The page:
Latin American Indigenous Peoples call on World Bank to safeguard their rights

23 March 2021 | Guest analysis

Members of indigenous communities participate in consultations on the Hidrovía Amazónica project. Credit: DAR

The World Bank Group (WBG) is one of the main financiers in Latin America. In 2020, the region received $12.8 billion from the Bank in response to the Covid-19 pandemic, and expects to provide up to $160 billion globally over a 15-month period – ending in June 2021 – to address the health, economic and social crisis resulting from the pandemic.

Historically, World Bank loans have contributed to correcting the region’s structural domestic savings deficit, either through direct financing of projects and programmes, or through the mobilisation of other sources of public and private financing. These programmes have not been without controversy. For example, in Brazil, according to a 2005 Forest People’s Programme report, the support provided by the World Bank to development plans in the Amazon generated land grabbing and higher death rates among Indigenous Peoples affected by diseases introduced. Now, amid a slow-growth global economic scenario, multilateral development banking will still be necessary for Latin America.

Indigenous Peoples have been among the most affected by the Bank’s loans. Due to the negative social and cultural impacts caused by extractive and infrastructure projects financed by the World Bank, greater measures are now required to reverse rights violations, by recognising indigenous rights within the Bank’s policies. The pandemic has generated more pressure and risk to the lives of Indigenous Peoples in the Amazon, with 930 indigenous people dying from the virus in Brazil.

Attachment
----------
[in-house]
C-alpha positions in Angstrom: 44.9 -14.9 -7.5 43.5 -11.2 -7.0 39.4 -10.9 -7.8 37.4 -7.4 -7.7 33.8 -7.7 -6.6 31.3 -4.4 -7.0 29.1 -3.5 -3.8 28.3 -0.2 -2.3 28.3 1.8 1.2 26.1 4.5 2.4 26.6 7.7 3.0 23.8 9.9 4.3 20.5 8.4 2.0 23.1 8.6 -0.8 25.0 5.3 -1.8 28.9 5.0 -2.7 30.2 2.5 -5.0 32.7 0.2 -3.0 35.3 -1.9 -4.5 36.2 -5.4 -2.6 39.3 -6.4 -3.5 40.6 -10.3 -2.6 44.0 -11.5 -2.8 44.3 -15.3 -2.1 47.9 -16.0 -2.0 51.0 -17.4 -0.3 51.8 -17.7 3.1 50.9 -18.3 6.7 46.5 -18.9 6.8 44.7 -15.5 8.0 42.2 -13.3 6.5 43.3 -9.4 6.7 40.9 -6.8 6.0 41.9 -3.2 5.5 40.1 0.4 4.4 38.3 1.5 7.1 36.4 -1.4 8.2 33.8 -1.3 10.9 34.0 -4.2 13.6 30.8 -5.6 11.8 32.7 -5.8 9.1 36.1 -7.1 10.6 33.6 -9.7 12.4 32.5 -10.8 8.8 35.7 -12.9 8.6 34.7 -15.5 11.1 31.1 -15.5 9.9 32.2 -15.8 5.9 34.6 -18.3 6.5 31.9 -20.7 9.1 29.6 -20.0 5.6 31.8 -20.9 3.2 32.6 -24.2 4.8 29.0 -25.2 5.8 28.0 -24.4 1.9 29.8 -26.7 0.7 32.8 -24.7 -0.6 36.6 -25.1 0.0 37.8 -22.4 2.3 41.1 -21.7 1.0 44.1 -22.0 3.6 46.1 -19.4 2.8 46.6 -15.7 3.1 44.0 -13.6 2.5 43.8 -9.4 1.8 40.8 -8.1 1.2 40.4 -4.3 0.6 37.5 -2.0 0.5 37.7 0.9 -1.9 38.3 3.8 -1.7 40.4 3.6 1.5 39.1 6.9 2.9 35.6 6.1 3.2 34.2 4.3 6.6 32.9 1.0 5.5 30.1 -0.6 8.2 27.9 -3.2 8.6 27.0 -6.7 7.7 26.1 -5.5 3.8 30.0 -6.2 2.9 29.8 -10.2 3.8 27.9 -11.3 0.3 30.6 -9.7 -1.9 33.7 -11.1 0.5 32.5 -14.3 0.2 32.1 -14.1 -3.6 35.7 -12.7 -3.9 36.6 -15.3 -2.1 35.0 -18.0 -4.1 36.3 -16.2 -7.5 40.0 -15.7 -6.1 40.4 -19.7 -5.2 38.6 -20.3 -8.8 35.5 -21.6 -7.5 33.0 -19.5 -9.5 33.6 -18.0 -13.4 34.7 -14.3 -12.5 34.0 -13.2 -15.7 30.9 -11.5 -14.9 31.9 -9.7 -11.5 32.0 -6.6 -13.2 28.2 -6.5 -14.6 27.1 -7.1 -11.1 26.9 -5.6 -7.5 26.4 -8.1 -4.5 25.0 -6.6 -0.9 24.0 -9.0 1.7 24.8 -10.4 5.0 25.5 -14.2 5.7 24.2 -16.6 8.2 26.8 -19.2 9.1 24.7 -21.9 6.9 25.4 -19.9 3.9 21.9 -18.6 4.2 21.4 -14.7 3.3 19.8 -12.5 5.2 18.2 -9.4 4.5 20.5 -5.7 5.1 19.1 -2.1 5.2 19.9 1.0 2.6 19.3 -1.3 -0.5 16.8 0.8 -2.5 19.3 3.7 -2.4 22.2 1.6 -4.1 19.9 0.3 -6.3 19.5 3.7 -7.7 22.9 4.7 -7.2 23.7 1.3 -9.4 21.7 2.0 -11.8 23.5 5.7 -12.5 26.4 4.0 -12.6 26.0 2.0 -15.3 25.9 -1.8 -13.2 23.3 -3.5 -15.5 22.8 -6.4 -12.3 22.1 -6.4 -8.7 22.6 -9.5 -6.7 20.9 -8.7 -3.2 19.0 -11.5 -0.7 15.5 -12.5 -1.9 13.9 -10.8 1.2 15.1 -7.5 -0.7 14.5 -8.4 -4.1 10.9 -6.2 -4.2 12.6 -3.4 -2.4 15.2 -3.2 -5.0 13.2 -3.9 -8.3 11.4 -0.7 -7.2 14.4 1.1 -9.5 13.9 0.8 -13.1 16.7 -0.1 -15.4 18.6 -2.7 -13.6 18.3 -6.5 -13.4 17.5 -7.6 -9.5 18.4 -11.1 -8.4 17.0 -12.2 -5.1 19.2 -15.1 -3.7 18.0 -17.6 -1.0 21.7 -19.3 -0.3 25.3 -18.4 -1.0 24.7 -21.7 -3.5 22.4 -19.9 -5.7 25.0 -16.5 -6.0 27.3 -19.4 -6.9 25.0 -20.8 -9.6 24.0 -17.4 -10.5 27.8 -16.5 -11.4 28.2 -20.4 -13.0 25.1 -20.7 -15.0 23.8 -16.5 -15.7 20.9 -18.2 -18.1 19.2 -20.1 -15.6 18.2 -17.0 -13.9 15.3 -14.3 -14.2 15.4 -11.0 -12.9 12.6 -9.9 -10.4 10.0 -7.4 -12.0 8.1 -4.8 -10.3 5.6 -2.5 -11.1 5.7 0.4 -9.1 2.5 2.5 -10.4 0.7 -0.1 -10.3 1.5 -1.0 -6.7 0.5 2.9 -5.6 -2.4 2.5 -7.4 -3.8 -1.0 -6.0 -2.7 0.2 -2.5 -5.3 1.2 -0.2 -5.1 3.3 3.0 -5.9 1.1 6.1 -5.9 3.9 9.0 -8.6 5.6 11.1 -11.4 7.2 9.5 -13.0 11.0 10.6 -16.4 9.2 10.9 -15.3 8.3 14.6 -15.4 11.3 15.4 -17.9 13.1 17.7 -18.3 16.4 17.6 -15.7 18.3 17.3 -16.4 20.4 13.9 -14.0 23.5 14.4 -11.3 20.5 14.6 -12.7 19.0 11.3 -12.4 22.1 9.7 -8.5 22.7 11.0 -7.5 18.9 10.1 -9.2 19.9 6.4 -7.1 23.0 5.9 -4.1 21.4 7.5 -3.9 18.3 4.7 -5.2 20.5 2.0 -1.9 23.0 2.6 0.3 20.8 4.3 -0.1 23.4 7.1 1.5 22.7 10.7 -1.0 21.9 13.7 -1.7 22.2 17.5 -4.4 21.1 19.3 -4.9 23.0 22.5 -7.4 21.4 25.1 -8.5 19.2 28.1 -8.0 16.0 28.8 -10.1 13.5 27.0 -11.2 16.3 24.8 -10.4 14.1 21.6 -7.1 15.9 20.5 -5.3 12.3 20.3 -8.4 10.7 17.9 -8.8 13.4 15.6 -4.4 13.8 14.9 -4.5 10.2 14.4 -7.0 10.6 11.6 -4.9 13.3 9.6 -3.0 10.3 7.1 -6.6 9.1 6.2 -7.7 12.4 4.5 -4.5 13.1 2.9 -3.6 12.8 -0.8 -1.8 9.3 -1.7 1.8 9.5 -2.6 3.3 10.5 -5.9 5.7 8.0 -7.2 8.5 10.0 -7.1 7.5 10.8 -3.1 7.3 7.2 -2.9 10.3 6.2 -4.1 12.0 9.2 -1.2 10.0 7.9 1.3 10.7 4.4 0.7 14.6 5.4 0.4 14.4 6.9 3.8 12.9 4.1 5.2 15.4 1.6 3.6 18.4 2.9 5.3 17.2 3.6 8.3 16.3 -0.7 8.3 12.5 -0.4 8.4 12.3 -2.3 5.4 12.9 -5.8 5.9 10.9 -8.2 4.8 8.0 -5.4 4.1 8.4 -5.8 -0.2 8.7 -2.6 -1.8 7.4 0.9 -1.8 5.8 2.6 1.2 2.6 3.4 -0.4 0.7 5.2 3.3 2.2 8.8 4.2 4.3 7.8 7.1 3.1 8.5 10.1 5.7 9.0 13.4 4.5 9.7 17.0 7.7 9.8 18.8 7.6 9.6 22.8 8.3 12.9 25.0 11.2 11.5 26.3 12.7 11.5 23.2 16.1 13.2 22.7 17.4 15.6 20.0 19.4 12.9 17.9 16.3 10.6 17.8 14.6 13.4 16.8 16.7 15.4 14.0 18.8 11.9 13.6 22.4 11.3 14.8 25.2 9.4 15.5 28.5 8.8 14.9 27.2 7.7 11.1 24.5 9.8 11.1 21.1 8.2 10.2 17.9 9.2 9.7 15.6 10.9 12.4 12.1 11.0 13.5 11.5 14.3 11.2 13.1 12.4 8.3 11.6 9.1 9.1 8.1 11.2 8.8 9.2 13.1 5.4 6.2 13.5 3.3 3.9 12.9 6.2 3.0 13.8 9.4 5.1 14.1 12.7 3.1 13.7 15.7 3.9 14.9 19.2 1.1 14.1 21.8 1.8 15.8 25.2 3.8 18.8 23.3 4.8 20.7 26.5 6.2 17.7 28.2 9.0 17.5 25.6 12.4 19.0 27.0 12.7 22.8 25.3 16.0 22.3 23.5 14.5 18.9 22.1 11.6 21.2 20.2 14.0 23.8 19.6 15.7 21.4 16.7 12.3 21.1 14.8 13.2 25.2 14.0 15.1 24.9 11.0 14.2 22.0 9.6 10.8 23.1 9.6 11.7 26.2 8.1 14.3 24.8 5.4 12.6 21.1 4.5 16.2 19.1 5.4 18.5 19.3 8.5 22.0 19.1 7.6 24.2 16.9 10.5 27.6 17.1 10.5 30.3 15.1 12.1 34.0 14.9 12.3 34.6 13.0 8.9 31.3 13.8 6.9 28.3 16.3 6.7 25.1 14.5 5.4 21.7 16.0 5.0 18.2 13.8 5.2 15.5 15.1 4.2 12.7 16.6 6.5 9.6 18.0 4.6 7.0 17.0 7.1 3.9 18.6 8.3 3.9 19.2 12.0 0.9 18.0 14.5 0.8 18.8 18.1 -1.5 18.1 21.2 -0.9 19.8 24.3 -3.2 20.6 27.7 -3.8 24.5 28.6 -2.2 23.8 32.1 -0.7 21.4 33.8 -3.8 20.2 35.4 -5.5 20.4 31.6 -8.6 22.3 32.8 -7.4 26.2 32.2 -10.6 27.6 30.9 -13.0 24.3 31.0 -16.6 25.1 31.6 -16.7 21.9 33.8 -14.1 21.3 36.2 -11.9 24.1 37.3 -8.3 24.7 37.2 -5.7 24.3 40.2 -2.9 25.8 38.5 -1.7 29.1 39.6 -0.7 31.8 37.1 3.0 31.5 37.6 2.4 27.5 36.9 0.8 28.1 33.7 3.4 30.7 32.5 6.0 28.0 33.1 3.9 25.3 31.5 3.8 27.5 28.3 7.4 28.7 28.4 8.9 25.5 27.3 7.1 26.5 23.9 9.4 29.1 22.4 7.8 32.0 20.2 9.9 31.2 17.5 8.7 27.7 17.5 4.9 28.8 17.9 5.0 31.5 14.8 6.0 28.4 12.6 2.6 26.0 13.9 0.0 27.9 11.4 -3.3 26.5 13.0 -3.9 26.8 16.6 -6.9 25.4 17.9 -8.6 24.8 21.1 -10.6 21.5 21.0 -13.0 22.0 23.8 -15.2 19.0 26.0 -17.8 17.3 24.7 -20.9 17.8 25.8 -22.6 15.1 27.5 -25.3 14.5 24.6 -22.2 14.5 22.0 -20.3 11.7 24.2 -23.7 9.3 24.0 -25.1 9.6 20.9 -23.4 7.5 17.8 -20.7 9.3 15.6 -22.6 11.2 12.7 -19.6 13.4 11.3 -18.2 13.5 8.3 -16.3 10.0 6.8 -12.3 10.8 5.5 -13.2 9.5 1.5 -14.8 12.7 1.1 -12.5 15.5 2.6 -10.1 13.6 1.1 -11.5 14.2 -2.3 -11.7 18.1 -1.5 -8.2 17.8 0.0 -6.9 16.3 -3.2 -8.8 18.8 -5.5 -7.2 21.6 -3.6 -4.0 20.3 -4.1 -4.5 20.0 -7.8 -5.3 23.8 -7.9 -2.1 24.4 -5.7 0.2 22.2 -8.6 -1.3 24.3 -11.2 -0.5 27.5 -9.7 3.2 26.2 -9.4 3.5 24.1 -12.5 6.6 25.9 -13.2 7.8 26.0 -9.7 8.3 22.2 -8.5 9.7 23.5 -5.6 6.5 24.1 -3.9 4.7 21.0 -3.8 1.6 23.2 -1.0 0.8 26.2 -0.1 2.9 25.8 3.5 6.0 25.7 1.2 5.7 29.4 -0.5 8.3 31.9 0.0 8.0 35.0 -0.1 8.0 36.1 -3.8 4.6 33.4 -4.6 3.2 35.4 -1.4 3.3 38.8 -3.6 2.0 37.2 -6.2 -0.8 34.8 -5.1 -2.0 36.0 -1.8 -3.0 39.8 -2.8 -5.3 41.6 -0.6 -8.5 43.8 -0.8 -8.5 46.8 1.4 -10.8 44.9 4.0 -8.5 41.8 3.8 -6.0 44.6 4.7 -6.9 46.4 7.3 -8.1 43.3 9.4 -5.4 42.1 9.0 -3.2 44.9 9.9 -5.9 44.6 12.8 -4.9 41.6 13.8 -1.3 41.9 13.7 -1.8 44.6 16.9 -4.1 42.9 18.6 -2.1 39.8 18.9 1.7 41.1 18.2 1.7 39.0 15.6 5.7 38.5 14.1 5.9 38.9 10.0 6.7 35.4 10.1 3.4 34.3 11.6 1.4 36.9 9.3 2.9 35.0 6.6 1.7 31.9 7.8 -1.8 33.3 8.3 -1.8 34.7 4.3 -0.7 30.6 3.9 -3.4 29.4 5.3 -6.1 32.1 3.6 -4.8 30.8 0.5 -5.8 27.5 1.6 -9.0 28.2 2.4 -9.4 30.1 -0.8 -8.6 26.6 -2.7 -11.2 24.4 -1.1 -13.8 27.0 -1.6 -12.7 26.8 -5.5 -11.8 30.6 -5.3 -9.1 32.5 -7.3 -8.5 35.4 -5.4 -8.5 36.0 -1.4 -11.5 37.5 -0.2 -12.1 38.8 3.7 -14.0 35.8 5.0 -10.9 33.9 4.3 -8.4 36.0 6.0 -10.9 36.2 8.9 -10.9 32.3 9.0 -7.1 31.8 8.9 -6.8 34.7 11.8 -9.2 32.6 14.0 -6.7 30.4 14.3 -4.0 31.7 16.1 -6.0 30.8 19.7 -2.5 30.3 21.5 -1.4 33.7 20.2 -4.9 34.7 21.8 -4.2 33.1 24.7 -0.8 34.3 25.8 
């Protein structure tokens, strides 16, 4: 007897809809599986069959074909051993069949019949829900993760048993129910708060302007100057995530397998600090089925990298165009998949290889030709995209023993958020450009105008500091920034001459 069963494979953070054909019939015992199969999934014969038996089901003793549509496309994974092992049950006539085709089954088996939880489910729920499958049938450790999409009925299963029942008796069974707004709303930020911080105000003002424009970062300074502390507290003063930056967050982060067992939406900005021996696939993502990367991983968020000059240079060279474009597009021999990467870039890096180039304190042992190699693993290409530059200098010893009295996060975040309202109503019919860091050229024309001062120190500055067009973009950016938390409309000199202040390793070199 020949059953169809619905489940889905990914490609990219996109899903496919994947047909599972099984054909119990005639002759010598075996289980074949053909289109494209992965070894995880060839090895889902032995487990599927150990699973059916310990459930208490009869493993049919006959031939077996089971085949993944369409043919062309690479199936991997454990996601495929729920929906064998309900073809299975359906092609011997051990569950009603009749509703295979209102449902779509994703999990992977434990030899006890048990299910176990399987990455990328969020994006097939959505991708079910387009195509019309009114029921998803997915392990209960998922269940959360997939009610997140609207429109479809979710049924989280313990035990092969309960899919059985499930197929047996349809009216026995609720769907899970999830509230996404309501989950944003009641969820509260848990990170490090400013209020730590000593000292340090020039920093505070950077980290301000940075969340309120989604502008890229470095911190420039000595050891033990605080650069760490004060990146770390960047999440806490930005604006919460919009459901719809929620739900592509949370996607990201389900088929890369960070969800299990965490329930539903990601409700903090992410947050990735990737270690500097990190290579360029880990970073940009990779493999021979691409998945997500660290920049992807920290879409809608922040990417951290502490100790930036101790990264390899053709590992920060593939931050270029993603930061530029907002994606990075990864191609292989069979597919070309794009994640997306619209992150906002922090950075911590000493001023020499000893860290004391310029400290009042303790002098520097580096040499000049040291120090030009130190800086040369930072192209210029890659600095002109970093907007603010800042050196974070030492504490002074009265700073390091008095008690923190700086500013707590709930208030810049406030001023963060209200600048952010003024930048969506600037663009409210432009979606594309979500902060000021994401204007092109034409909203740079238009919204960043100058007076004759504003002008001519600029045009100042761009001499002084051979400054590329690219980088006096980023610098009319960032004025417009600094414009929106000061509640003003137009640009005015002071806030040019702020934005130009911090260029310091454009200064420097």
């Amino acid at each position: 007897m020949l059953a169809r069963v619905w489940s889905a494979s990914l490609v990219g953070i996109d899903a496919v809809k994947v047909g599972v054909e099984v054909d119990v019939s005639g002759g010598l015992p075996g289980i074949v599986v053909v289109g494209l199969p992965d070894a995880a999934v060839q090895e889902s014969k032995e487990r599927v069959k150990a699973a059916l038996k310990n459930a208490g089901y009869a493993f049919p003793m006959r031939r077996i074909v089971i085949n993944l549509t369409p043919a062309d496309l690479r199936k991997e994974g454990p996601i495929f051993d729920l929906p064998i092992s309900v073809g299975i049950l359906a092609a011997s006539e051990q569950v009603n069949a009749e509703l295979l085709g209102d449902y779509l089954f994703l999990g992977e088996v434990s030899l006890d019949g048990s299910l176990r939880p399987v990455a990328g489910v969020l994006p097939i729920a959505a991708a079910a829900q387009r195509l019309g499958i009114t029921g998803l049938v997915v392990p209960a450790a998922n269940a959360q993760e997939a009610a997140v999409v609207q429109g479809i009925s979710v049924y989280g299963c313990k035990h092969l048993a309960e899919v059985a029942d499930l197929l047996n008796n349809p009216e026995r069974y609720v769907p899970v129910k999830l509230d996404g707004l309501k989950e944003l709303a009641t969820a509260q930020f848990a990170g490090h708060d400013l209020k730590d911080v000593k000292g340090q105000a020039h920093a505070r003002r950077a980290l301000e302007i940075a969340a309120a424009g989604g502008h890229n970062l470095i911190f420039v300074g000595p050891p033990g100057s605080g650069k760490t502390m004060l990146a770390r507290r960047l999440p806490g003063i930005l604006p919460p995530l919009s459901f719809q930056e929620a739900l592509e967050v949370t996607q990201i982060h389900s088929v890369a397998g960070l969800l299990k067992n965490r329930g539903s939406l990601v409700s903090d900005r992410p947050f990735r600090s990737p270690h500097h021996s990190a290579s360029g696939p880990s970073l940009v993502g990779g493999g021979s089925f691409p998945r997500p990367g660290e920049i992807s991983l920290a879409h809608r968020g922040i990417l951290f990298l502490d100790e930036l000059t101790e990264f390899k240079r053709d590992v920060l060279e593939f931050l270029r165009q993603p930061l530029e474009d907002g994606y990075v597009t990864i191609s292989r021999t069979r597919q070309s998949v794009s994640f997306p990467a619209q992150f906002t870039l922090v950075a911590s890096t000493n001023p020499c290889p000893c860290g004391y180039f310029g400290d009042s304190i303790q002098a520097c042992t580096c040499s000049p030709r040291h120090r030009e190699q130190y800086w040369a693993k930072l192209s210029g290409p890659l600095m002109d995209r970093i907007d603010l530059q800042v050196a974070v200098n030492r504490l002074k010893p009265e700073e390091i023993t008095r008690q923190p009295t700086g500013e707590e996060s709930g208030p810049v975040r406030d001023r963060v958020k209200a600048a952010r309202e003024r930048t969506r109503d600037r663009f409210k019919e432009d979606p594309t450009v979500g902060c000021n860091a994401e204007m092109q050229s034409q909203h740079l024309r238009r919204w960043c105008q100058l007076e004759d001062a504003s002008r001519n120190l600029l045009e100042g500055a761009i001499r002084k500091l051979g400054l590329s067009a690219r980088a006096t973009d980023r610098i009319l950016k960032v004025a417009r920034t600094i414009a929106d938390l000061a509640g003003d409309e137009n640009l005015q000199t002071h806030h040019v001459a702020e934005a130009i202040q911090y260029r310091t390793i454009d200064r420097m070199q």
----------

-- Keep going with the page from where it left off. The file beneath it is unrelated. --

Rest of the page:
Due to the negative social and cultural impacts caused by extractive and infrastructure projects financed by the World Bank, greater measures are now required to reverse rights violationsDenisse Linares Suárez, Derecho, Ambiente y Recursos Naturales

Indigenous Peoples face situations of violence, exclusion and discrimination that threaten their human rights. The killing of Indigenous Peoples continues as a result of development projects, including those funded by the World Bank. This is the case, for example, of the two leaders of the Cacataibo people in Peru; as well as the Indigenous Reservation Awá, Piguambi Palangala in Colombia, where ten leaders were assassinated in 2021.

These situations have occurred in areas of territorial disputes, where World Bank-financed projects have also been linked to the violation of indigenous rights, especially in the face of heightened vulnerability, evidencing the structural failures of States. In Peru, in 2008, the Ashaninka leader Edwin Chota denounced the timber trafficking in the Ucayali region in the local courts, and requested personal guarantees for him and three other Saweto community leaders, as they had discovered, a series of irregularities in the role of various public officials responsible for investigating the initial complaint. After no protection was provided, in 2014 the four leaders were assassinated.